•  . . . of something about who I am. (What in particular?)
    • . . . it reflects human nature or how people are in the world. (What human characteristics or ways of being?)
    • . . . of how the poet, Rudy Francisco, expressed the idea. (What did he do that makes you feel this way?)2

    Divide the class into small groups to discuss the connection questions that follow the poem in the reading. To build in accountability, have groups assign the following roles: a facilitator to guide the discussion, ensure that everyone contributes, and keep time; a note-taker to record notes in their notebooks or in a Google Doc; and a summarizer to share key ideas during a class debrief that follows the small-group discussions.

    Poetry is a powerful way to explore identity, and many students will feel inspired by Francisco’s performance to create their own “honest poem.” This could be an activity they work on in class or at home. Teaching strategies like Rapid-Fire Writing help students generate ideas. For students who benefit from structure, the My Honest Poem Sentence Starters handout provides a template to help them organize their thoughts.

    Remote Learning Note: Ask students to watch and read the poem ahead of time and then discuss the connection questions during a synchronous session or in an online discussion forum. Have each group take notes on their handout or an online whiteboard that they share with you. Students can create their own poems outside of class and choose how to share them with you and, if you have established a brave and reflective classroom community, with their peers. Some options include an audio recording, video “slam” presentation, or in writing.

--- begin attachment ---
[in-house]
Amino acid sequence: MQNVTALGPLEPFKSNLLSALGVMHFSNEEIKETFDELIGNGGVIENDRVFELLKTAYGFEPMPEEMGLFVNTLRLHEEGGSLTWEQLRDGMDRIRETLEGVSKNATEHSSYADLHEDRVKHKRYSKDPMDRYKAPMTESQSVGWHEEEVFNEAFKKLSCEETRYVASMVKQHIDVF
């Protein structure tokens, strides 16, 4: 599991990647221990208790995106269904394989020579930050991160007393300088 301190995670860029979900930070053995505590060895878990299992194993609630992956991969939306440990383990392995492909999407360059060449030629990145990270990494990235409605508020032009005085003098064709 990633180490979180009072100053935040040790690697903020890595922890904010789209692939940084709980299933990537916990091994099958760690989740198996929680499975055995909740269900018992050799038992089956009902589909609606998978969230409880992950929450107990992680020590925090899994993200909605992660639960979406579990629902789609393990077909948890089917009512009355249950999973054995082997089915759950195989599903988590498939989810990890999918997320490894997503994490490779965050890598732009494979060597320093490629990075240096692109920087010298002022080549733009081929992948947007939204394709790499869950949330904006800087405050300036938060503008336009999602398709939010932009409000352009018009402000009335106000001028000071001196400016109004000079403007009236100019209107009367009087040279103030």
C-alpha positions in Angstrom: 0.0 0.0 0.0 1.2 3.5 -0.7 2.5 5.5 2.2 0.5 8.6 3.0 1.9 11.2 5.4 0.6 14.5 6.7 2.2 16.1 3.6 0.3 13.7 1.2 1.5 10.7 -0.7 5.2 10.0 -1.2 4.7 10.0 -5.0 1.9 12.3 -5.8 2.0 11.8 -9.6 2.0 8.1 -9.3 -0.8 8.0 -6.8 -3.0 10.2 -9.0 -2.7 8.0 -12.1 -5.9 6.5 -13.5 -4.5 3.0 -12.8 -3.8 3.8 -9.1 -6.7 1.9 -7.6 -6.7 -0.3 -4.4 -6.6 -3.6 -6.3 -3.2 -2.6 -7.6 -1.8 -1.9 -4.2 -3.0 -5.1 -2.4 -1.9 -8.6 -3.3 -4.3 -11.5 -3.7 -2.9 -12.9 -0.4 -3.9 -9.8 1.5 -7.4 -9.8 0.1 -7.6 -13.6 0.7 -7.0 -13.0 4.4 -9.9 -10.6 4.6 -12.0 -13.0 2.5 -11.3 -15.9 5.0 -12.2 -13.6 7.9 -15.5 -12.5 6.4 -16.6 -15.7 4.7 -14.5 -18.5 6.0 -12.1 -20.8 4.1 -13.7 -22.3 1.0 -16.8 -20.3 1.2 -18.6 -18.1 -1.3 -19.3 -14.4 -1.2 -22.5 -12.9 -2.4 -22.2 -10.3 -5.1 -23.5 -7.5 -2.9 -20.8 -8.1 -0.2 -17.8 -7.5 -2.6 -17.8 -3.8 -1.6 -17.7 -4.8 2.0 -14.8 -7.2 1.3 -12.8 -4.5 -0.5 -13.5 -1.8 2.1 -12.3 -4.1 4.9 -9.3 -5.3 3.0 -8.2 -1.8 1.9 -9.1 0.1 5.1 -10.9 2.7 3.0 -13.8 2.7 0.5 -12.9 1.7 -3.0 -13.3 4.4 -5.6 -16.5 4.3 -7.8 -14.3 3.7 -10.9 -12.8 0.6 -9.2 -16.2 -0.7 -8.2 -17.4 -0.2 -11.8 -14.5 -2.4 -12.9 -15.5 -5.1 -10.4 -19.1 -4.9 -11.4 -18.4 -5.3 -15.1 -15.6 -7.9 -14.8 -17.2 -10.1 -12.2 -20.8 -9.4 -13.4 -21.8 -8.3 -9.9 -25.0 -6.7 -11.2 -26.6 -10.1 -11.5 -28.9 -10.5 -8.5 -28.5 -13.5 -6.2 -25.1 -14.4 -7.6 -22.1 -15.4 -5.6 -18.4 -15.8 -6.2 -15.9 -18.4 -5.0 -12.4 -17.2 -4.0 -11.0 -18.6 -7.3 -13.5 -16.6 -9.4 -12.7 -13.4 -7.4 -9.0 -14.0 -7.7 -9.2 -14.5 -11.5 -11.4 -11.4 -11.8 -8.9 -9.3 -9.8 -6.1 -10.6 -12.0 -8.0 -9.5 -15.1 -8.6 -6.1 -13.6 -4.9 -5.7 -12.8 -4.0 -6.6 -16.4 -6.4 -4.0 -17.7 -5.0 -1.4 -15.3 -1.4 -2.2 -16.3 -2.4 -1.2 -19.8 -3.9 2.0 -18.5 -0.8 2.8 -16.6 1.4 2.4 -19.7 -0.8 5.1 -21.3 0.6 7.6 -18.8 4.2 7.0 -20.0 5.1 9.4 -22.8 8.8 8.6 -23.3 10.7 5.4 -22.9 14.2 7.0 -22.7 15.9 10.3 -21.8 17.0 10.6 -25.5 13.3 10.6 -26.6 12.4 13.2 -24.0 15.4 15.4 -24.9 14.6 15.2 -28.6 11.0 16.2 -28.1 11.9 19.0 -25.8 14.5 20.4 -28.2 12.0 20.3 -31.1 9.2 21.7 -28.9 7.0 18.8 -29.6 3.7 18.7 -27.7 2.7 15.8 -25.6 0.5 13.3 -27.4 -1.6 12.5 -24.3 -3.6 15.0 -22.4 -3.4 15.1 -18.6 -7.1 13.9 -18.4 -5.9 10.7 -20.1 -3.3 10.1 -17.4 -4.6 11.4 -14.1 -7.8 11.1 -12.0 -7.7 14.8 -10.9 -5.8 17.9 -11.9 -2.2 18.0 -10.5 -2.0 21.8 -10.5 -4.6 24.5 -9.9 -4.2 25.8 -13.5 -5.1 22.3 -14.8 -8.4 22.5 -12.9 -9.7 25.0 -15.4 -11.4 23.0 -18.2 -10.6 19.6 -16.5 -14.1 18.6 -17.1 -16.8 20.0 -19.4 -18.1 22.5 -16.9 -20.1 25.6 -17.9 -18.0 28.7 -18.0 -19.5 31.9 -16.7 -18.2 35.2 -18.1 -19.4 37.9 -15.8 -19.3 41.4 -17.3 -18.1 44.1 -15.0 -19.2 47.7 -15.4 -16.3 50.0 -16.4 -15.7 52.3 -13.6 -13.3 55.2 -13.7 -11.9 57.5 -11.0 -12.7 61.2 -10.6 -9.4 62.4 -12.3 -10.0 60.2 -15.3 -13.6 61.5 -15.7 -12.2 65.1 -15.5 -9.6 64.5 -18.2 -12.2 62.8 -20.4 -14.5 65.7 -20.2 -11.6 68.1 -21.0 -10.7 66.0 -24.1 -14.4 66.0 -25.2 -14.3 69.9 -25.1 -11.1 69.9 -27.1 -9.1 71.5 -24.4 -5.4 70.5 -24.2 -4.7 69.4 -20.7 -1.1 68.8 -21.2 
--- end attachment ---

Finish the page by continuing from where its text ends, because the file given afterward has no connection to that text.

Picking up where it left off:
3. Learn about “Narrative Identity”

    Explain to students that in his spoken-word poem, Rudy Francisco tries to make sense of the public and private aspects of his identity. Next, they will read a text that will help them understand how their brains use storytelling to make sense of the world and the ways we all make choices about the stories we tell ourselves and others. Choose a Read Aloud strategy for the reading Authoring Identity or Authoring Identity (Adapted Version). After reading the text, give students time to reflect on their TQEs (thoughts, questions, epiphanies)3 before dividing them into small groups to discuss the connection questions. Since there are a number of questions, you might have all of the groups answer the first two together and then assign or let groups choose one or two other questions to discuss.

    Invite students to synthesize new ideas and make personal connections to the texts using the Text-to-Text, Text-to-Self, Text-to-World handout. Collect the handouts if you want to check for understanding and look for any concepts you might need to reteach.

    Remote Learning Note: Ask students to read the text ahead of time and write their TQEs. Then use synchronous time to discuss the connection questions, both in groups and as a class. Have students complete the synthesis and personal connection activity on their own and submit their Text-to-Text, Text-to-Self, Text-to-World handout so you can check their understanding. 

 

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Citations

  • 2 : David N. Perkins, Future Wise: Educating Our Children for a Changing World (Jossey-Bass: San Francisco, 2014), 126.
  • 3 : Adapted from Jennifer Gonzalez, “Deeper Class Discussions with the TQE Method,” Cult of Pedagogy website, August 26, 2018.

This resource is part of our English Language Arts Coming of Age collection.